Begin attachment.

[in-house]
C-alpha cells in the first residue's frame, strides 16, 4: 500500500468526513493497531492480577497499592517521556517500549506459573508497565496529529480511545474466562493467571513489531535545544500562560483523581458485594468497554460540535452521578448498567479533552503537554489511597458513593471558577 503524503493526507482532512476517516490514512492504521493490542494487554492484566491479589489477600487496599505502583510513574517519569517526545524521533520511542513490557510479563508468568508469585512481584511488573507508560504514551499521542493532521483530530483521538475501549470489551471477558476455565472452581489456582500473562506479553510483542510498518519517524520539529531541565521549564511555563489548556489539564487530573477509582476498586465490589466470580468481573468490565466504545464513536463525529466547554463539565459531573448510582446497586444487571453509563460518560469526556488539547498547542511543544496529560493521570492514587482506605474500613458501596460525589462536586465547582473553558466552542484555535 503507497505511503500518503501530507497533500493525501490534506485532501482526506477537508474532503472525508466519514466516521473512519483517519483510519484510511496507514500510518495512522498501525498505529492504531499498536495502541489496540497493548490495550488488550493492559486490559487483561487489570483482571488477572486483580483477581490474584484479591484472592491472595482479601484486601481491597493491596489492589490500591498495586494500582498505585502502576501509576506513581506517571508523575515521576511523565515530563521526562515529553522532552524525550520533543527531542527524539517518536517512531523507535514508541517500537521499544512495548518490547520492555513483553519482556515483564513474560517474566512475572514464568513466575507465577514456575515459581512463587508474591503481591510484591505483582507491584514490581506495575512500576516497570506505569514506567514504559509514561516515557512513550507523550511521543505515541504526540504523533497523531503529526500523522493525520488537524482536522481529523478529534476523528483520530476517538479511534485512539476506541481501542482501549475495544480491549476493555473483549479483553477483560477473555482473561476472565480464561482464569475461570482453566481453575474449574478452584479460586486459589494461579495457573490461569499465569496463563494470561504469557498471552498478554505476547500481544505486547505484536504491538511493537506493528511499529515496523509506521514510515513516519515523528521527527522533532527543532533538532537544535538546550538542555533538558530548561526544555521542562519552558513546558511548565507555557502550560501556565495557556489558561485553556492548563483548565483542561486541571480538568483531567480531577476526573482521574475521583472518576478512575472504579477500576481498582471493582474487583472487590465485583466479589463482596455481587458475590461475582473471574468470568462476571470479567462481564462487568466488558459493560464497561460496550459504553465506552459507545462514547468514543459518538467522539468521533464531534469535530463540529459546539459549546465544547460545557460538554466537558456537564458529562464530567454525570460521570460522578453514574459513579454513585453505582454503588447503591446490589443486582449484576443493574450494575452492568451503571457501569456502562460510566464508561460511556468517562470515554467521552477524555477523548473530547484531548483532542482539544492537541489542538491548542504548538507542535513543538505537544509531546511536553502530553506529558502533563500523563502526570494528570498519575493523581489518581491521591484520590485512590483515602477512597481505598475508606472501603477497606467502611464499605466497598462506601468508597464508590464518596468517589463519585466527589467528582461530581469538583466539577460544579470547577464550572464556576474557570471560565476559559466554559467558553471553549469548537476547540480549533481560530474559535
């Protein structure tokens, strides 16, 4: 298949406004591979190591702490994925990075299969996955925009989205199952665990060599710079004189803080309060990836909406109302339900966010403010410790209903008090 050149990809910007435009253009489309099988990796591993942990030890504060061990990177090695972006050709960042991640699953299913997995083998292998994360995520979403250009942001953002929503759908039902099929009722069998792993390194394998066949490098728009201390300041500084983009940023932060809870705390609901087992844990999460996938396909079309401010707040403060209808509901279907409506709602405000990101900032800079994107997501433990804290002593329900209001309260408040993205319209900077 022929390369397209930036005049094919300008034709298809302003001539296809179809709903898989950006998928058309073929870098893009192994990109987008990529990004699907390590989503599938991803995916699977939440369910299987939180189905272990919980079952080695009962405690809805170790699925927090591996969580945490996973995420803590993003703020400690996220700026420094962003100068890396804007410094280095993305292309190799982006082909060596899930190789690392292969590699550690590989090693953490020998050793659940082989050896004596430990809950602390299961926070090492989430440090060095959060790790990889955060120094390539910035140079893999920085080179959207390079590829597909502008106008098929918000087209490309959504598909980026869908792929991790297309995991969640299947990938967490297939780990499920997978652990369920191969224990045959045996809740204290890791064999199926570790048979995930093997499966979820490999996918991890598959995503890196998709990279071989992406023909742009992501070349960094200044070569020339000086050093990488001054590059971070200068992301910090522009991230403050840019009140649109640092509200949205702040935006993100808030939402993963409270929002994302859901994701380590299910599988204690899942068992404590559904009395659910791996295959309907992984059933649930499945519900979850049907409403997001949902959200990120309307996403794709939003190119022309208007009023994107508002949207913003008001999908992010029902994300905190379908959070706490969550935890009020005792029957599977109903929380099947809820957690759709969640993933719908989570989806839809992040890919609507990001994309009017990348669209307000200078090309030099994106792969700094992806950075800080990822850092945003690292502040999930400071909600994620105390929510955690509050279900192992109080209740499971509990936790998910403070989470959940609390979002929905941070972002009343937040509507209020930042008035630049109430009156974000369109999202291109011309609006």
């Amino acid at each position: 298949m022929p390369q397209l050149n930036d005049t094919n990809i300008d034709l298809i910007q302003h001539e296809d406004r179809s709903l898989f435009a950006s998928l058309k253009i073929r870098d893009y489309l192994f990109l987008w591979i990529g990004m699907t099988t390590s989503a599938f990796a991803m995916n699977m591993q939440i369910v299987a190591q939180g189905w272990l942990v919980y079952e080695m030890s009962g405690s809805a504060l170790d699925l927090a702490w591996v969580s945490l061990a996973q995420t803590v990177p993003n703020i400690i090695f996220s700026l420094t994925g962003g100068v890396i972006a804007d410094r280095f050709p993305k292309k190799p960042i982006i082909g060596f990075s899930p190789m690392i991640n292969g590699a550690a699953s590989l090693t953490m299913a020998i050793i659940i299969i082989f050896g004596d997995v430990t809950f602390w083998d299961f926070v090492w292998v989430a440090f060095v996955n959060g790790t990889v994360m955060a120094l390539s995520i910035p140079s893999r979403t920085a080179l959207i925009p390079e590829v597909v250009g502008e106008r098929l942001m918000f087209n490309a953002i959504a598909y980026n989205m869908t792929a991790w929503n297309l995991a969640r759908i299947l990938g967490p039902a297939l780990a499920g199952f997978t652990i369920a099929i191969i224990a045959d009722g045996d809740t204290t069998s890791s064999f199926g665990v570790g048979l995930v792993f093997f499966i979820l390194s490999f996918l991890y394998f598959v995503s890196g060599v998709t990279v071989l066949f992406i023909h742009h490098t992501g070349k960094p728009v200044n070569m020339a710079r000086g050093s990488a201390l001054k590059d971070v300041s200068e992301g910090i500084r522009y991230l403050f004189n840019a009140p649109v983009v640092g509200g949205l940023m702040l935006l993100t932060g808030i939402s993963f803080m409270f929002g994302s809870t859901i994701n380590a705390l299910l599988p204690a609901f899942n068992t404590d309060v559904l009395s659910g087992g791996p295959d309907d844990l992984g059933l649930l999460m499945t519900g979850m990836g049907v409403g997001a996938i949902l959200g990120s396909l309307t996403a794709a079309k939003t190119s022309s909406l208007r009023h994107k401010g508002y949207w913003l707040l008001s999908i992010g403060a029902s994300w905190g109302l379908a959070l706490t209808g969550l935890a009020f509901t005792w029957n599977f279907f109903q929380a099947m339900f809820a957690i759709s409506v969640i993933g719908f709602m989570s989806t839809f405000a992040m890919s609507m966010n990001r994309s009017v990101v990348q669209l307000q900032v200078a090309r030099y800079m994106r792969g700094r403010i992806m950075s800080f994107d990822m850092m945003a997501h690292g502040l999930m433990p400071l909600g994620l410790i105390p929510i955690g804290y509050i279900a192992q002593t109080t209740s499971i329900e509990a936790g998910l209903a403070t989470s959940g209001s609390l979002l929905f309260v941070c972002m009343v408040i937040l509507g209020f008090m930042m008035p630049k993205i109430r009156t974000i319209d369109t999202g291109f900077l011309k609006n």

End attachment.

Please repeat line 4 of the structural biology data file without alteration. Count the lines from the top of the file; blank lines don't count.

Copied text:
């Amino acid at each position: 298949m022929p390369q397209l050149n930036d005049t094919n990809i300008d034709l298809i910007q302003h001539e296809d406004r179809s709903l898989f435009a950006s998928l058309k253009i073929r870098d893009y489309l192994f990109l987008w591979i990529g990004m699907t099988t390590s989503a599938f990796a991803m995916n699977m591993q939440i369910v299987a190591q939180g189905w272990l942990v919980y079952e080695m030890s009962g405690s809805a504060l170790d699925l927090a702490w591996v969580s945490l061990a996973q995420t803590v990177p993003n703020i400690i090695f996220s700026l420094t994925g962003g100068v890396i972006a804007d410094r280095f050709p993305k292309k190799p960042i982006i082909g060596f990075s899930p190789m690392i991640n292969g590699a550690a699953s590989l090693t953490m299913a020998i050793i659940i299969i082989f050896g004596d997995v430990t809950f602390w083998d299961f926070v090492w292998v989430a440090f060095v996955n959060g790790t990889v994360m955060a120094l390539s995520i910035p140079s893999r979403t920085a080179l959207i925009p390079e590829v597909v250009g502008e106008r098929l942001m918000f087209n490309a953002i959504a598909y980026n989205m869908t792929a991790w929503n297309l995991a969640r759908i299947l990938g967490p039902a297939l780990a499920g199952f997978t652990i369920a099929i191969i224990a045959d009722g045996d809740t204290t069998s890791s064999f199926g665990v570790g048979l995930v792993f093997f499966i979820l390194s490999f996918l991890y394998f598959v995503s890196g060599v998709t990279v071989l066949f992406i023909h742009h490098t992501g070349k960094p728009v200044n070569m020339a710079r000086g050093s990488a201390l001054k590059d971070v300041s200068e992301g910090i500084r522009y991230l403050f004189n840019a009140p649109v983009v640092g509200g949205l940023m702040l935006l993100t932060g808030i939402s993963f803080m409270f929002g994302s809870t859901i994701n380590a705390l299910l599988p204690a609901f899942n068992t404590d309060v559904l009395s659910g087992g791996p295959d309907d844990l992984g059933l649930l999460m499945t519900g979850m990836g049907v409403g997001a996938i949902l959200g990120s396909l309307t996403a794709a079309k939003t190119s022309s909406l208007r009023h994107k401010g508002y949207w913003l707040l008001s999908i992010g403060a029902s994300w905190g109302l379908a959070l706490t209808g969550l935890a009020f509901t005792w029957n599977f279907f109903q929380a099947m339900f809820a957690i759709s409506v969640i993933g719908f709602m989570s989806t839809f405000a992040m890919s609507m966010n990001r994309s009017v990101v990348q669209l307000q900032v200078a090309r030099y800079m994106r792969g700094r403010i992806m950075s800080f994107d990822m850092m945003a997501h690292g502040l999930m433990p400071l909600g994620l410790i105390p929510i955690g804290y509050i279900a192992q002593t109080t209740s499971i329900e509990a936790g998910l209903a403070t989470s959940g209001s609390l979002l929905f309260v941070c972002m009343v408040i937040l509507g209020f008090m930042m008035p630049k993205i109430r009156t974000i319209d369109t999202g291109f900077l011309k609006n």